http://longform.org/posts/longform-podcast-131-josh-dean
http://longform.org/posts/longform-podcast-62-malcolm-gladwell
http://longform.org/posts/longform-podcast-152-carol-loomis

 

The Candid Frame is similar to Longform, but focuses on photographers. Almost an identical format. I’ve listened to two episodes so far, neither were people I’d previously heard of.

The first was Matt Sweeney, who spoke about photographs he took of Los Angeles in the 70’s and 80’s. His story was as much about his own life as the work he’s done, and how the photographs were an artifact of his lifestyle.

The next I listened to was Jenna Close, a photographer who started with alternative energy and launched a successful industrial photography business. She spoke about the importance of business and domain knowledge, and gave examples of ‘sticktuitiveness.’ In general, I found The Candid Frame seems to go deeper into the history of its subjects than Longform, or maybe encourages more ‘origin’ storytelling.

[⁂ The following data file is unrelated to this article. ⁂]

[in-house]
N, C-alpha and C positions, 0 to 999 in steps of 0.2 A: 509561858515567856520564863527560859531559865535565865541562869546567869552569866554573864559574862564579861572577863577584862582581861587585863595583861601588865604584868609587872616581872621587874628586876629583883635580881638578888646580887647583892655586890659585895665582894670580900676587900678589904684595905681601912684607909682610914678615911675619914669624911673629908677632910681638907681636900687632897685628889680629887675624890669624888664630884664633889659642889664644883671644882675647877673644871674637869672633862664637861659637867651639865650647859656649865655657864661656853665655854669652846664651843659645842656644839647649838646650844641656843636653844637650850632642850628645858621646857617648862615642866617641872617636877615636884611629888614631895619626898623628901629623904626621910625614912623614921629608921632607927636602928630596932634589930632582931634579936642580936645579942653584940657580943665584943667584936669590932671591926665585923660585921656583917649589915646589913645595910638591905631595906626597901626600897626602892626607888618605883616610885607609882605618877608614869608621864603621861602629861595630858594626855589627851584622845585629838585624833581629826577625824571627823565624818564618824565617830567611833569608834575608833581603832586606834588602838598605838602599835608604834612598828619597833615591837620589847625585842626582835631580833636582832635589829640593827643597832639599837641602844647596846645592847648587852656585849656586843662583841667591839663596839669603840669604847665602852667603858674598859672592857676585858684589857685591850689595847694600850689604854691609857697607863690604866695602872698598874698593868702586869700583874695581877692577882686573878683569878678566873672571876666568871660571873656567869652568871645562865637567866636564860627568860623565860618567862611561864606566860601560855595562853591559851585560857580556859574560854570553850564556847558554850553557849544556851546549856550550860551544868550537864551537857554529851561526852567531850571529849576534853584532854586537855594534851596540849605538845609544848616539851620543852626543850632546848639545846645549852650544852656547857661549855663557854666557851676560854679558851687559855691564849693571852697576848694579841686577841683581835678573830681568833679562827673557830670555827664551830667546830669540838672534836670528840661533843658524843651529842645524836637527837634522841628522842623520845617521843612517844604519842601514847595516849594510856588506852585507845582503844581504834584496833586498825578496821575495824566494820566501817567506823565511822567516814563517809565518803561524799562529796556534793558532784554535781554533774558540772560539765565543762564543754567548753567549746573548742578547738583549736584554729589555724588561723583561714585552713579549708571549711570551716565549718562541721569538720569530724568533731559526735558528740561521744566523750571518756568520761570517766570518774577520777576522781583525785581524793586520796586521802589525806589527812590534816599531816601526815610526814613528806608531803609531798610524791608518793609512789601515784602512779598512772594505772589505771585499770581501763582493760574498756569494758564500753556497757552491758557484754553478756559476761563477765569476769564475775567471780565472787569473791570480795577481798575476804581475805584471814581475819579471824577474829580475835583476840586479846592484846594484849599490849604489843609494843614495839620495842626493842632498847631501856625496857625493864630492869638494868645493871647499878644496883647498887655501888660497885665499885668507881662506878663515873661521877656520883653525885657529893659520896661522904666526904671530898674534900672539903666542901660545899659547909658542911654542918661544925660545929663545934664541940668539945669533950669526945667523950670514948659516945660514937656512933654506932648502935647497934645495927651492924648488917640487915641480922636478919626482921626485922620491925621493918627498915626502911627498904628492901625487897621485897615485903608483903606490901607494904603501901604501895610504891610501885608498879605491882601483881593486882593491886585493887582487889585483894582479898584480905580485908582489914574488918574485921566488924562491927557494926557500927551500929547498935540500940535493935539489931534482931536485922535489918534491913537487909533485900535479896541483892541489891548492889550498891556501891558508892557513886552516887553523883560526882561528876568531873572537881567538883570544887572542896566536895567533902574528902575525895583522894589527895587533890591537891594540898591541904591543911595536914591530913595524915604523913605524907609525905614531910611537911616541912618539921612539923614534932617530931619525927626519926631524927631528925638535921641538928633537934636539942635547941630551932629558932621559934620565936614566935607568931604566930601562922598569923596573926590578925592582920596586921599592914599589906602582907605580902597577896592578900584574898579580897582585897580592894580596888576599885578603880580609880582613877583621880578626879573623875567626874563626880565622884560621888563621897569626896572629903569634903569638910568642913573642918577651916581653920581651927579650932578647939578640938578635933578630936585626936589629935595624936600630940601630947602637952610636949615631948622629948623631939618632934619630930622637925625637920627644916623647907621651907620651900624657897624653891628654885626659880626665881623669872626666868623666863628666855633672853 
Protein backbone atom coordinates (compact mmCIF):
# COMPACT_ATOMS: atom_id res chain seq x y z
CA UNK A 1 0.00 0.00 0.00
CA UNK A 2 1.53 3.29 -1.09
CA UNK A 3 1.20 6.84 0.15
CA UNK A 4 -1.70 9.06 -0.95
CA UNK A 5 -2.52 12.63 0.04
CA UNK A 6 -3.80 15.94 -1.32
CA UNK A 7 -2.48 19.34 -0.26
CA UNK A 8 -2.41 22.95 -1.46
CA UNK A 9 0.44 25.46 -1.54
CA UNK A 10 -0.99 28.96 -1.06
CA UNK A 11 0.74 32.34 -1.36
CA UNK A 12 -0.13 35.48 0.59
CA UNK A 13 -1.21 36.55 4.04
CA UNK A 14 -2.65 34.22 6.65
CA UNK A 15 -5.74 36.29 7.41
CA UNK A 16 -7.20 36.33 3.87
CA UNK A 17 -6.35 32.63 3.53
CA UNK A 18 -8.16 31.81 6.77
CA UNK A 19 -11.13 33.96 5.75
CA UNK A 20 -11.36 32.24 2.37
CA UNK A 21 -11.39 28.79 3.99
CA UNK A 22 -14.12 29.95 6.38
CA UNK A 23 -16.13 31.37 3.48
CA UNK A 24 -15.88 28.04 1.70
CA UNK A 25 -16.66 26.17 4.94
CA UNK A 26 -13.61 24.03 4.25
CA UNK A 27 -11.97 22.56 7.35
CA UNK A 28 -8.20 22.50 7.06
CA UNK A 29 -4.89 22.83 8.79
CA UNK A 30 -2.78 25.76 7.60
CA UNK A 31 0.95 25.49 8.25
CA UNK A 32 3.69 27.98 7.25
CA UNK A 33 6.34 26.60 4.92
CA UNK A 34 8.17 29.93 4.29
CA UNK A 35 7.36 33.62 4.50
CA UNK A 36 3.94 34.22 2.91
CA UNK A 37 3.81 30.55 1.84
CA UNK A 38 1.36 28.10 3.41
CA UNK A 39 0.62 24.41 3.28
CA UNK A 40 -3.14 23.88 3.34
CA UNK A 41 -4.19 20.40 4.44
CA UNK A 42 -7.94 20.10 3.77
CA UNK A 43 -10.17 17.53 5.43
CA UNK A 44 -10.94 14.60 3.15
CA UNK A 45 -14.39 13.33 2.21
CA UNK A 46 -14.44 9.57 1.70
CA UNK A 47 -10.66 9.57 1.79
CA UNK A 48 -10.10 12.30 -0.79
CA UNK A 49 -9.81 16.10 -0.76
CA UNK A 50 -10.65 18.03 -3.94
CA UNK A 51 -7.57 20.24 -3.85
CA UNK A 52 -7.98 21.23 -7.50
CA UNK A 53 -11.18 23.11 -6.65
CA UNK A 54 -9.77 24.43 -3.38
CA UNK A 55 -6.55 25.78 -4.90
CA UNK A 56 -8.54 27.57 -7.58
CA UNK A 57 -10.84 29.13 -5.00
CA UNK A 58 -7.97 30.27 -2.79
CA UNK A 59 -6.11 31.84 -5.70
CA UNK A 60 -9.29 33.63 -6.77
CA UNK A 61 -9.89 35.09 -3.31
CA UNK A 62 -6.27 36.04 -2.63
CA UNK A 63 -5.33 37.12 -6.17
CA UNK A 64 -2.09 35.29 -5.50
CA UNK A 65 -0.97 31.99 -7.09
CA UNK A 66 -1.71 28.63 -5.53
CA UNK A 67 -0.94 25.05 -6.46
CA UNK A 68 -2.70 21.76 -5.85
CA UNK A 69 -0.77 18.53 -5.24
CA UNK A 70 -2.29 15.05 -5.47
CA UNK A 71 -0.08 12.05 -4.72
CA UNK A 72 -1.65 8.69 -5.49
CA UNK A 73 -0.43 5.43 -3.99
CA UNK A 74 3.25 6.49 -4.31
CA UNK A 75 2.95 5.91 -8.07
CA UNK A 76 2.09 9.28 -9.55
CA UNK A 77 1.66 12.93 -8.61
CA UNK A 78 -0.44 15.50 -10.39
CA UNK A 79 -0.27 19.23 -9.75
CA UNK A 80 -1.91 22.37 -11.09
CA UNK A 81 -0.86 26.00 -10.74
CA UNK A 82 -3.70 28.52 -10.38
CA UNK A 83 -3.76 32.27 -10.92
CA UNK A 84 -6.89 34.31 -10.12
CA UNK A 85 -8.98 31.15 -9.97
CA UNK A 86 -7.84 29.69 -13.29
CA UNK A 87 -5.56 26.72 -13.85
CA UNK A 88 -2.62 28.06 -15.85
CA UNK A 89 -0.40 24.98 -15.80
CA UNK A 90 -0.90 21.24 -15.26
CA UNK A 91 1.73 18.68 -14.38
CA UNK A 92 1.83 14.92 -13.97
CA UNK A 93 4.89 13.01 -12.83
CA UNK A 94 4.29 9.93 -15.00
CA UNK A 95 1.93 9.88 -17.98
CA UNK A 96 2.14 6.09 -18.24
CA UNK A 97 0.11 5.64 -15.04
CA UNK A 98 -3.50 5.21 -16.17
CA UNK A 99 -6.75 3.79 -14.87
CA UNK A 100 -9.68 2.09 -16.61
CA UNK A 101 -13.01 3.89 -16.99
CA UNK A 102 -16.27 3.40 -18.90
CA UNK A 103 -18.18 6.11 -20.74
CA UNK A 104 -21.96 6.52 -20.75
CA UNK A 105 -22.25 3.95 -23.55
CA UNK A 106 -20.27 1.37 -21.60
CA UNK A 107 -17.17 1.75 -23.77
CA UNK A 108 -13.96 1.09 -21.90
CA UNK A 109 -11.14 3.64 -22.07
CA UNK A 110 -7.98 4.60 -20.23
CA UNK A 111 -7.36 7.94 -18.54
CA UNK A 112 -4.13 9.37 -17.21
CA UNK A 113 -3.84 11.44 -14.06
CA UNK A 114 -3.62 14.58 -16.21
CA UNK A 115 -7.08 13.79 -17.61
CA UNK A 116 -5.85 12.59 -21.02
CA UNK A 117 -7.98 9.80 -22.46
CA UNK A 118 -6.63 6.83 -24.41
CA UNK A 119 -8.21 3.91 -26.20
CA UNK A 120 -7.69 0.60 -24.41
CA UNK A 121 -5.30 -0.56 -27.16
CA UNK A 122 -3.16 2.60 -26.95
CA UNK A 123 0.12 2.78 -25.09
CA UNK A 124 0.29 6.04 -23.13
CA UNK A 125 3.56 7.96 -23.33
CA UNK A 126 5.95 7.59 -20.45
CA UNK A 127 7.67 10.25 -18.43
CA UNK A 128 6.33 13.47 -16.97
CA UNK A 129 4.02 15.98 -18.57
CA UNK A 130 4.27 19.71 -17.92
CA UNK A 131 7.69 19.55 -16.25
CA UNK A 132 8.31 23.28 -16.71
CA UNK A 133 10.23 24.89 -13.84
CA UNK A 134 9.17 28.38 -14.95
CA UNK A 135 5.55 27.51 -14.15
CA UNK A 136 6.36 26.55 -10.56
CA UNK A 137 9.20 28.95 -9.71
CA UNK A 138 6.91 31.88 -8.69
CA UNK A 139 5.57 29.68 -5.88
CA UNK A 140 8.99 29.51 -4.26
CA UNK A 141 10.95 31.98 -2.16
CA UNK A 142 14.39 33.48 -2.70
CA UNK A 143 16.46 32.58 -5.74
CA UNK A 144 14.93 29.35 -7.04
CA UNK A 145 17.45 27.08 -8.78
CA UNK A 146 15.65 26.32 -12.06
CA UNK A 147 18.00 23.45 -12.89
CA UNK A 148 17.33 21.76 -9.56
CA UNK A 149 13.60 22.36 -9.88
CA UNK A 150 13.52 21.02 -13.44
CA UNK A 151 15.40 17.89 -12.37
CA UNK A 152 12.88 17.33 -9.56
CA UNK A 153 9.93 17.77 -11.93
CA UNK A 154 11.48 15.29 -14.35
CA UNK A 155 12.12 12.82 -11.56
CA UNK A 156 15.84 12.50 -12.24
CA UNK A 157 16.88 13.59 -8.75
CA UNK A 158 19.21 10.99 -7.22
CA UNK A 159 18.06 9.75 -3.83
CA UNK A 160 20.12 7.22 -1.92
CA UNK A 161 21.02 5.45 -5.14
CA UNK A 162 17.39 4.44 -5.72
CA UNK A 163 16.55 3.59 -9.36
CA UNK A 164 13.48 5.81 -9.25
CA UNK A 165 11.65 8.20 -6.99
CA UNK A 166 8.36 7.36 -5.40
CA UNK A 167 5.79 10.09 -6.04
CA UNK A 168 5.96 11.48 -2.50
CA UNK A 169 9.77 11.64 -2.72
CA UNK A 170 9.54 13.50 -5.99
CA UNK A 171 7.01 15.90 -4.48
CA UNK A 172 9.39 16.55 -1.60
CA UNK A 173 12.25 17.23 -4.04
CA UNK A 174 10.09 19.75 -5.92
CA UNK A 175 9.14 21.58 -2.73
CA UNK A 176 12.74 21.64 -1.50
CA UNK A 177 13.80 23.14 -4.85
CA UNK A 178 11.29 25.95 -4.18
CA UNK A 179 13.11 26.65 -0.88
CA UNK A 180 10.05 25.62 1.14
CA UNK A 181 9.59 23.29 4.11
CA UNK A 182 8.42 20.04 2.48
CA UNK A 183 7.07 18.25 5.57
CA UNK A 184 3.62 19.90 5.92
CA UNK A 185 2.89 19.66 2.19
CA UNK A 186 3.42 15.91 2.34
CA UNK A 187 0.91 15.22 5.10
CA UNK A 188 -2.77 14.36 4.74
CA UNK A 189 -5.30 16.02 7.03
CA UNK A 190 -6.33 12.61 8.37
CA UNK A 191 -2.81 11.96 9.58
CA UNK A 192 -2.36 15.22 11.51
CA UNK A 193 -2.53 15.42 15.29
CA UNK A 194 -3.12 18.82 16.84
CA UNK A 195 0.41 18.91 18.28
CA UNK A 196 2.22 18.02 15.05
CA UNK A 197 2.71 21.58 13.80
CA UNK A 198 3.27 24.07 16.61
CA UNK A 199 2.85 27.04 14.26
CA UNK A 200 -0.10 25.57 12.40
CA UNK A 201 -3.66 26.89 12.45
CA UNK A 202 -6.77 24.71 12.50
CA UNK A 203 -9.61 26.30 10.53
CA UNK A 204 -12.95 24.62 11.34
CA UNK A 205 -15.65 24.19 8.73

http://ibarionex.net/thecandidframe/2015/7/26/the-candid-frame-284-matt-sweeney
http://ibarionex.net/thecandidframe/2015/4/19/the-candid-frame-274-jenna-close

 

The Tim Ferris Podcast is one that I decided to listen to after hearing Tim Ferris give an interview on Longform. Ferris is a writer I’m familiar with, and I’ve written about his book, the 4 Hour Workweek. The book was OK, but not as good as his Podcasts. He does a great job reaching into different areas of interest for what he calls ‘top performers,’ and he grills them to uncover the habits that lead to their accomplishments. His guests are typically famous in their own right, and so far I’ve listened to Kevin Kelly (founder of WIRED magazine), Jon Favreau (director of the Iron Man movies, actor), Tara Brach (PhD, author, and popular meditation teacher), Jane McGonigal (author, speaker, and expert on Games).